Producing arguably the ad industry's best body of creative work over the past few years and driving sales of your client's products are clearly no guarantee of a secure relationship (though having terrific results against both these criteria does give Fallon a strong hand as it goes into battle to retain the Sony business).
Sony says it's "extremely pleased" with "the work that Fallon has done on our behalf", which is a slightly odd and distant way to talk about your agency partner who created "balls", "paint" and "Play-doh".
So Sony's extremely pleased. But that's not enough. Ben Moore, the vice-president of communications for Sony Europe, says: "The marketing landscape has changed significantly, with the fragmentation of traditional media and the rise and increasing importance of the internet and social media in driving consumer behaviour."
Which sounds like it's come straight from a marketing textbook. And the obvious conclusion to draw from Moore's words is that Fallon hasn't kept pace. Except that from the award-winning walkmanproject.com through the online film and photo galleries that accompanied "foam city" to the experiential dimension of "zoetrope", the TV work has been nicely amplified through other media channels, though I hear that Sony has been less than visionary when it comes to embracing participative communications.
Then Moore adds: "Taken together with the increasingly challenging economic climate, in which all companies are seeking to ensure the best possible value and impact for their marketing spend, we felt that now was an appropriate time to take stock and review our agency partnerships."
So there you have it. Yes, Fallon has given Sony fame and effective ideas with long-term brand impact and ads that adland loves and ads that consumers like. But Sony is under huge pressure, sales are down and the local market business units are said to be looking for more control over marketing.
And when clients are desperate, they do desperate things. Like call creative reviews and destabilise good agency relationships and ask for lower fees and more work. Sometimes they get those things, for a while. And what better way for Moore to be seen to be doing something than calling a statutory advertising review.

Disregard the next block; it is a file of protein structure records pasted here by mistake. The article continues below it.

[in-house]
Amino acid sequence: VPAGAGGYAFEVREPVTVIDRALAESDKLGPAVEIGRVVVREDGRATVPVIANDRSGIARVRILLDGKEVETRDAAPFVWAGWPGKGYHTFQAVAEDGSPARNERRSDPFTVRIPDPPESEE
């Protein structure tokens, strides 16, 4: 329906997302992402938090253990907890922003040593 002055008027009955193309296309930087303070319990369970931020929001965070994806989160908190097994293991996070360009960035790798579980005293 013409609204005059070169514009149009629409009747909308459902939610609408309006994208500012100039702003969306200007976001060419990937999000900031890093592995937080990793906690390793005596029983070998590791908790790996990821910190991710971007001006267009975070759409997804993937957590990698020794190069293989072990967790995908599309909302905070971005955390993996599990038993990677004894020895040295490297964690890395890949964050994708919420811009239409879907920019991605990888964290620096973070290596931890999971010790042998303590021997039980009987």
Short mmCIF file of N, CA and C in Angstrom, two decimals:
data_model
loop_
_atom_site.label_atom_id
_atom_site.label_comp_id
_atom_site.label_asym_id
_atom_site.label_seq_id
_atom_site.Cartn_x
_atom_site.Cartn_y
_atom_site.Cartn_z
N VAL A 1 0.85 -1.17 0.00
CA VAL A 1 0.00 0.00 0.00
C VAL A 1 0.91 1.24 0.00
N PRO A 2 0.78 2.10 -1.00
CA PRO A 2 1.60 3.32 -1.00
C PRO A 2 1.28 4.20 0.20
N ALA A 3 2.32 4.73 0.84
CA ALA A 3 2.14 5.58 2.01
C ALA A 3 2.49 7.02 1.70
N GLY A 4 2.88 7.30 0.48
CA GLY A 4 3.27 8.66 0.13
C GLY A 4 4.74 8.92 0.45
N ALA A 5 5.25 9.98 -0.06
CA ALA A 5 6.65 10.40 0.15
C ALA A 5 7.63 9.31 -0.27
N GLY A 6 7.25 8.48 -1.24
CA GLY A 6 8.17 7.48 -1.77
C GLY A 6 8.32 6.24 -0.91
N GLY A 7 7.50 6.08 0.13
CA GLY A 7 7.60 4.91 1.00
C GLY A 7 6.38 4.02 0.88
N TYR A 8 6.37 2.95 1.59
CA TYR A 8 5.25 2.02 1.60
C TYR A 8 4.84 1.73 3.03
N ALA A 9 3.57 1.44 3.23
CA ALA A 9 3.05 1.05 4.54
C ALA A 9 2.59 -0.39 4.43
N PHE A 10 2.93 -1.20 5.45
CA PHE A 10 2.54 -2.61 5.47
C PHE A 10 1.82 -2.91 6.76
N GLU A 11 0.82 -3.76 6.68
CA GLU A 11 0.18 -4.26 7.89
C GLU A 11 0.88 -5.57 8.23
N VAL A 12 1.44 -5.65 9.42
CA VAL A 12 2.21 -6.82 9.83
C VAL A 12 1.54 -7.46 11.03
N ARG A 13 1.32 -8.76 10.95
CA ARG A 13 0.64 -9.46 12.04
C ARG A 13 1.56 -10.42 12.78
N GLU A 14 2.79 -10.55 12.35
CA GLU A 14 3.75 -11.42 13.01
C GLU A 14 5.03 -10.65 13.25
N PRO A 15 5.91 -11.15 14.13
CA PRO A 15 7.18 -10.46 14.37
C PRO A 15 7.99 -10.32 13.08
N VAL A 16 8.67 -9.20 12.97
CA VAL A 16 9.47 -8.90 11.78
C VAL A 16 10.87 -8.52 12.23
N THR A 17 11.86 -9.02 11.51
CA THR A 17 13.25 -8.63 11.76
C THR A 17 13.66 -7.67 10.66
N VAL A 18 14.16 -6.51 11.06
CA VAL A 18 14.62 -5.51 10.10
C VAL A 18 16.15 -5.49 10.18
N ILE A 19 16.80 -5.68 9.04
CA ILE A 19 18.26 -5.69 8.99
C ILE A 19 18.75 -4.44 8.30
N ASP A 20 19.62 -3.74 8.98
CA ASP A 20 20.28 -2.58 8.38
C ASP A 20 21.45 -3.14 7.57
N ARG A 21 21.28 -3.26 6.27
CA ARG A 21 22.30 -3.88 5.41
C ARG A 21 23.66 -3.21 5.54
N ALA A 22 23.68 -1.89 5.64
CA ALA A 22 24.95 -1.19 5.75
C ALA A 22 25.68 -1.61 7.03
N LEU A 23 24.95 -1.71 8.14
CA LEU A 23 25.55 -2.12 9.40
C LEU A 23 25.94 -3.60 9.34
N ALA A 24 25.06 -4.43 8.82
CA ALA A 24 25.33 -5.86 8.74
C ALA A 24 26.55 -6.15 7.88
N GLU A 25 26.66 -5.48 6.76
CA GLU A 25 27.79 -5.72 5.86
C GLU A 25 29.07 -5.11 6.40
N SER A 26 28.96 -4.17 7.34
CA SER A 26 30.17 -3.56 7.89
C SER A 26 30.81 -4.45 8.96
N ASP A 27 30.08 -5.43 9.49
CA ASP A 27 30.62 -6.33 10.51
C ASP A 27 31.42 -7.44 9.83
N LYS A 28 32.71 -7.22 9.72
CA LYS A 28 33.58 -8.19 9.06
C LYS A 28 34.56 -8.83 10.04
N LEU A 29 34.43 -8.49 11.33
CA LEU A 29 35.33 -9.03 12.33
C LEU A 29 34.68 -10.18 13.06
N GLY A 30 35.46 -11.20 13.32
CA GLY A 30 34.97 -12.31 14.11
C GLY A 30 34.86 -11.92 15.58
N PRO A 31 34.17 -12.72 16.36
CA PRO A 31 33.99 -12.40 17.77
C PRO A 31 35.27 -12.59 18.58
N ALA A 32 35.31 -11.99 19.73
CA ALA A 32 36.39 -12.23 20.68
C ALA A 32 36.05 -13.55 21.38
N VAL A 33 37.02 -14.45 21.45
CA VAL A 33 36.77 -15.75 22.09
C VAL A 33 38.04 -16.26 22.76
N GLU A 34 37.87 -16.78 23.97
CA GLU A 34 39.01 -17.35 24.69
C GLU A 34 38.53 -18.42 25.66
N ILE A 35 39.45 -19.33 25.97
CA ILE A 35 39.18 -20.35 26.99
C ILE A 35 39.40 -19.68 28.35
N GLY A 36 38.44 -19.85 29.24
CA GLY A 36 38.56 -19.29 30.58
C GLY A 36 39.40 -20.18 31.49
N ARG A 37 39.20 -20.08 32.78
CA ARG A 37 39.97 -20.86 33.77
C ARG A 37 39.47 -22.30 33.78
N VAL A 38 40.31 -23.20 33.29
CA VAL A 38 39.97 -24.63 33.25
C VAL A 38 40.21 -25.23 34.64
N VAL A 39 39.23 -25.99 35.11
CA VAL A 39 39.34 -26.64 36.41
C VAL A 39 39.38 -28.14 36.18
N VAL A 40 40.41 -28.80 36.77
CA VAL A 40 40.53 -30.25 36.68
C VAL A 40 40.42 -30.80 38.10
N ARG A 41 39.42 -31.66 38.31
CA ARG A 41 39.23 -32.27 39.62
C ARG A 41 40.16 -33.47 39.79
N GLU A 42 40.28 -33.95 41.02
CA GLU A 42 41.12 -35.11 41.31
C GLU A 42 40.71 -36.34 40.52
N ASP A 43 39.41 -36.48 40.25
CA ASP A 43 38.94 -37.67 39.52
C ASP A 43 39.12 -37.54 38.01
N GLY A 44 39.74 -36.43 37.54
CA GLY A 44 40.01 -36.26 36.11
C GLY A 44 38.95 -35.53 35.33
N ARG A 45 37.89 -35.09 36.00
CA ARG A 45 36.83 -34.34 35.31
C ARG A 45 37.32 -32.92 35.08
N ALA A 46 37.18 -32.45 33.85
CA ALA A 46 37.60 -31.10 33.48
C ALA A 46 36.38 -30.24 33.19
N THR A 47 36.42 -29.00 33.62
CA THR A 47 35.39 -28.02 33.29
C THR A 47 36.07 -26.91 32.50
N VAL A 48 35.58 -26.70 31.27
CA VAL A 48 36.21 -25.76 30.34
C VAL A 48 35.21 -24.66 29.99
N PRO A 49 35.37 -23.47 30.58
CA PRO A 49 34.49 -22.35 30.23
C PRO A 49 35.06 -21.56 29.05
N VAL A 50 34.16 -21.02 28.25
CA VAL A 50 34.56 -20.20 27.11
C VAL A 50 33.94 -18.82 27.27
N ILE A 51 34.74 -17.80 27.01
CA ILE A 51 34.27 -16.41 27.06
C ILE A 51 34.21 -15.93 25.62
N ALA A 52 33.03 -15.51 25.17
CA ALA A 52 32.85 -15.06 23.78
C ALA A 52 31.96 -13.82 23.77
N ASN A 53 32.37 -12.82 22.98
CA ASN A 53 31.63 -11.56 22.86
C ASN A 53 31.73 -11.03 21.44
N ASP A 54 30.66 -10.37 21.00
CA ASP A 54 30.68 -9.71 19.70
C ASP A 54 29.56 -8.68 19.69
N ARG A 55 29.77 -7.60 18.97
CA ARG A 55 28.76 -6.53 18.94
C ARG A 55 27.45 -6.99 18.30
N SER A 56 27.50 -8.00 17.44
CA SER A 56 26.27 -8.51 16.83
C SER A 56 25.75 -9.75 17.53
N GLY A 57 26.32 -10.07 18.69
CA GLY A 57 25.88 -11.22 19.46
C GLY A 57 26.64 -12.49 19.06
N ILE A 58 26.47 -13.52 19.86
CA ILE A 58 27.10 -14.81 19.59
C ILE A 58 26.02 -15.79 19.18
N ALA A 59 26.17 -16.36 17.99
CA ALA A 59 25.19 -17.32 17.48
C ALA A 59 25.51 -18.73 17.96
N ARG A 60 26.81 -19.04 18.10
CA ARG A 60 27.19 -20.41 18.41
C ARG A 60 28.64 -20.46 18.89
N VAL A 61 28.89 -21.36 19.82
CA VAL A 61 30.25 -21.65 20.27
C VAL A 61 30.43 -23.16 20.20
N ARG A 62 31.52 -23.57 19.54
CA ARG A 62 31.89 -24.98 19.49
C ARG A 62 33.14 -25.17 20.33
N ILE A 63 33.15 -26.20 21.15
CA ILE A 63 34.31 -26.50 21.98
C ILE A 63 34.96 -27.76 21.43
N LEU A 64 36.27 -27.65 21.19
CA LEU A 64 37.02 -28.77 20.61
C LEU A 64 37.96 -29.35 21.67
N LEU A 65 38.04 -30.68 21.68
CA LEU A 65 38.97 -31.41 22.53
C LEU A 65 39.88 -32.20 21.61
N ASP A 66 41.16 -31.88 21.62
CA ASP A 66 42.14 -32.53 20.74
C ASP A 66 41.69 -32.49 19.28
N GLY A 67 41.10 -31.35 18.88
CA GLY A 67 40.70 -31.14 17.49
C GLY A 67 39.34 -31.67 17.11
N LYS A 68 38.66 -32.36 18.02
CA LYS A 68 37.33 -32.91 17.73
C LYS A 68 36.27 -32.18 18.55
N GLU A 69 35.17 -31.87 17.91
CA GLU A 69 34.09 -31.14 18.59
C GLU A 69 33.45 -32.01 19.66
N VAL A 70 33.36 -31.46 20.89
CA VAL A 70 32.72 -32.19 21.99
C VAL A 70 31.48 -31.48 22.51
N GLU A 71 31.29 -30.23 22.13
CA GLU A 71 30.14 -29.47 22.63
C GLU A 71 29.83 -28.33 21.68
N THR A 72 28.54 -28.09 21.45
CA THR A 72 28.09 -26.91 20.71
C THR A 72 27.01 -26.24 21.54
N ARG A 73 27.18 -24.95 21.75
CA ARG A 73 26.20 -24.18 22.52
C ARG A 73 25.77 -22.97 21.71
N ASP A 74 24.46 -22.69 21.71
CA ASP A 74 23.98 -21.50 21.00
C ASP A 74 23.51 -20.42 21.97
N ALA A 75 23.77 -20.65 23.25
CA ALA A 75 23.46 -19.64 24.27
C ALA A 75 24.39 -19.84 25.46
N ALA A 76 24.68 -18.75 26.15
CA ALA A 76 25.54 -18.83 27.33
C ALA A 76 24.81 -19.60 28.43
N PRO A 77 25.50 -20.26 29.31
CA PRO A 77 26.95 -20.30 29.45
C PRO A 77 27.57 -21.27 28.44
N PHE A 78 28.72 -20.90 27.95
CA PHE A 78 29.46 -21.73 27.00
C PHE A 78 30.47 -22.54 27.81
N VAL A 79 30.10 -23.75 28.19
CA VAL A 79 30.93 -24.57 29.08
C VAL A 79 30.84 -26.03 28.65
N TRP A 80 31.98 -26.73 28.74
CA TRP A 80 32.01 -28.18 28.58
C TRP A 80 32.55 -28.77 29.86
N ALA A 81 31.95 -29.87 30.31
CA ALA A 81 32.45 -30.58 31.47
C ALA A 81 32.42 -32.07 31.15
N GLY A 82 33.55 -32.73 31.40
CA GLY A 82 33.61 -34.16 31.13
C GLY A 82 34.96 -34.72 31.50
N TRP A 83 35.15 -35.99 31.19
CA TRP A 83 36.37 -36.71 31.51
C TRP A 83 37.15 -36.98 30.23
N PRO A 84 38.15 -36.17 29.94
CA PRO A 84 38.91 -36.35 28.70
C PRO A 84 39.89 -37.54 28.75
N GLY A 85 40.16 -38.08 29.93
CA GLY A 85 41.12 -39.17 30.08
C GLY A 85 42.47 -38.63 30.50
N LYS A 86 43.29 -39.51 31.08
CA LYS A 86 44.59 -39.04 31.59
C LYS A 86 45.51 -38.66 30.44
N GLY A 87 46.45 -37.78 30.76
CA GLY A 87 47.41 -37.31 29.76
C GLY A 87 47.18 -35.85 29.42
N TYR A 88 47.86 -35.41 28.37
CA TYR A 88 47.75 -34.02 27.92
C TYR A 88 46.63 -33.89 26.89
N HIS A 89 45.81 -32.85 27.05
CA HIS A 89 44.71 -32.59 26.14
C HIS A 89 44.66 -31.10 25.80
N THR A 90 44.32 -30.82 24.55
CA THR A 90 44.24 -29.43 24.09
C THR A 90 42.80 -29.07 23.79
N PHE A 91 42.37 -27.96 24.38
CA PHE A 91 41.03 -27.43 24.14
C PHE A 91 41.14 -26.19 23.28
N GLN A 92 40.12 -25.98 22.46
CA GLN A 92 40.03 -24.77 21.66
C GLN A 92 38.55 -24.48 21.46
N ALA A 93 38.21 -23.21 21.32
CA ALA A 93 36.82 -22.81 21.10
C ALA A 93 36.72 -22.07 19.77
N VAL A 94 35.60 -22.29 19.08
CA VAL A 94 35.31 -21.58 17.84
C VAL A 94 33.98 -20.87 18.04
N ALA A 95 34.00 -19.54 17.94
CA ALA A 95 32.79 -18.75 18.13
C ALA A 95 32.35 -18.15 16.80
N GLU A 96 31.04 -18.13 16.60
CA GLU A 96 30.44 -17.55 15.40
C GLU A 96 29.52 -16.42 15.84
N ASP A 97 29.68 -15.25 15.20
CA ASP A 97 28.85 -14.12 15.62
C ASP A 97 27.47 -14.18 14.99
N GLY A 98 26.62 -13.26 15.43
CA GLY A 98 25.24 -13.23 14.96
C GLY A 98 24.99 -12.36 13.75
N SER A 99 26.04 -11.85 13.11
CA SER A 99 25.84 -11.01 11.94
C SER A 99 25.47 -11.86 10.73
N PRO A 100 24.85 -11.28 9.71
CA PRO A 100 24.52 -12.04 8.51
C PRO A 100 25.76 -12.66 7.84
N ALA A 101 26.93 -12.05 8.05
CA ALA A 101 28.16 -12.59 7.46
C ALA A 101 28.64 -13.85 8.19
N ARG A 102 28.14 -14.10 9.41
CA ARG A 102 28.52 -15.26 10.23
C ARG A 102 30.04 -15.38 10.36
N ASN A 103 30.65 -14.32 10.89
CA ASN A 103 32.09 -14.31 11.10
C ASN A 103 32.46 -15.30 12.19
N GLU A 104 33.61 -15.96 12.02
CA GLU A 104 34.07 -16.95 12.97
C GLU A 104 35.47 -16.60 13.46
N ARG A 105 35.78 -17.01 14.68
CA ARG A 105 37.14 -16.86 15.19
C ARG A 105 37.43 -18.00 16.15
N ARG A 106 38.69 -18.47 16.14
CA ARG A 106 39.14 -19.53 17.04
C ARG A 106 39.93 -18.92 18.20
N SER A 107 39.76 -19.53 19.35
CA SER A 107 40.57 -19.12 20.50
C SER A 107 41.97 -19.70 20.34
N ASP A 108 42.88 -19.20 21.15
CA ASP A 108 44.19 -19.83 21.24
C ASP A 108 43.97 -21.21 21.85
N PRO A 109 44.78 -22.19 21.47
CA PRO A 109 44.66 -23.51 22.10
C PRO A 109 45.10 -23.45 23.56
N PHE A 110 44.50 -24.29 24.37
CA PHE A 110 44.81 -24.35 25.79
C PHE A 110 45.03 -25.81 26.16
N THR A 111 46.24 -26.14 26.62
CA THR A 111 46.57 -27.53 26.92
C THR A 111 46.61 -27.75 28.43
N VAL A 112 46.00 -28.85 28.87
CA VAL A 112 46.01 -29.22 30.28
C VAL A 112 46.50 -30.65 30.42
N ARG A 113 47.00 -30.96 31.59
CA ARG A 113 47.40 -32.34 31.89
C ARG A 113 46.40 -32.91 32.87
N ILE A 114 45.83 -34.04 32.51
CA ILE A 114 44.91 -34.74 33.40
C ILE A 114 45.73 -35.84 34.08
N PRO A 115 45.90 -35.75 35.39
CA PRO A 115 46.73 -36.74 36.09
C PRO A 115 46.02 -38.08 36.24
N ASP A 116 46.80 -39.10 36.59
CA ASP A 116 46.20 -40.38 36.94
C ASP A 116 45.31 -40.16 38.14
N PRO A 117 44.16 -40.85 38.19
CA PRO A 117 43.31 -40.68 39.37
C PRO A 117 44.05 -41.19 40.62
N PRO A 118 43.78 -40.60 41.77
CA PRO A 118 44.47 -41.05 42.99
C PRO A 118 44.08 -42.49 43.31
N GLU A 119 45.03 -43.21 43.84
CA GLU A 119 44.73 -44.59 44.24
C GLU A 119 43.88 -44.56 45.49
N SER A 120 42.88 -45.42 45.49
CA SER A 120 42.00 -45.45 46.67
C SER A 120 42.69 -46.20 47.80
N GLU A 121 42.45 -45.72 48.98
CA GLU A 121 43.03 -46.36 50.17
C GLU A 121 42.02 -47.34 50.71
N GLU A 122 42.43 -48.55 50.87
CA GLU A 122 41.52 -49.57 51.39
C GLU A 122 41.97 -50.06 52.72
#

Now, maybe there are problems with the Fallon/Sony relationship that I can't see. And, sadly, it's true that a six-year agency/client relationship is pretty good going these days.
But the crude way Sony already seems to be approaching this pitch is a sorry reflection of how even the best agencies are viewed by the clients for whom they do fantastic work.
Guy Hayward's appointment as the new chief executive at JWT hasn't got off to the best of starts. Still under contract to Omnicom/180, he's been forbidden to speak out about his new role and has gone underground until the end of September at the earliest.
Still, there are clearly plenty of fans out there ready to speak up on his behalf and it seems as though JWT might have made a sound choice. Finding Hayward, though, is just the beginning of the beginning of what needs to be done if JWT is to find new life in London.
For the agency's sake, let's hope Hayward has a big personality that will lend some character to JWT here and create a culture that gives it a real point of difference in the market. Then let's hope he's given enough autonomy to make the changes necessary to attract local clients and give the agency some local self-respect.
With sister agency Ogilvy facing similar challenges it's going to be interesting to see which of the WPP shops can pull off real renaissance.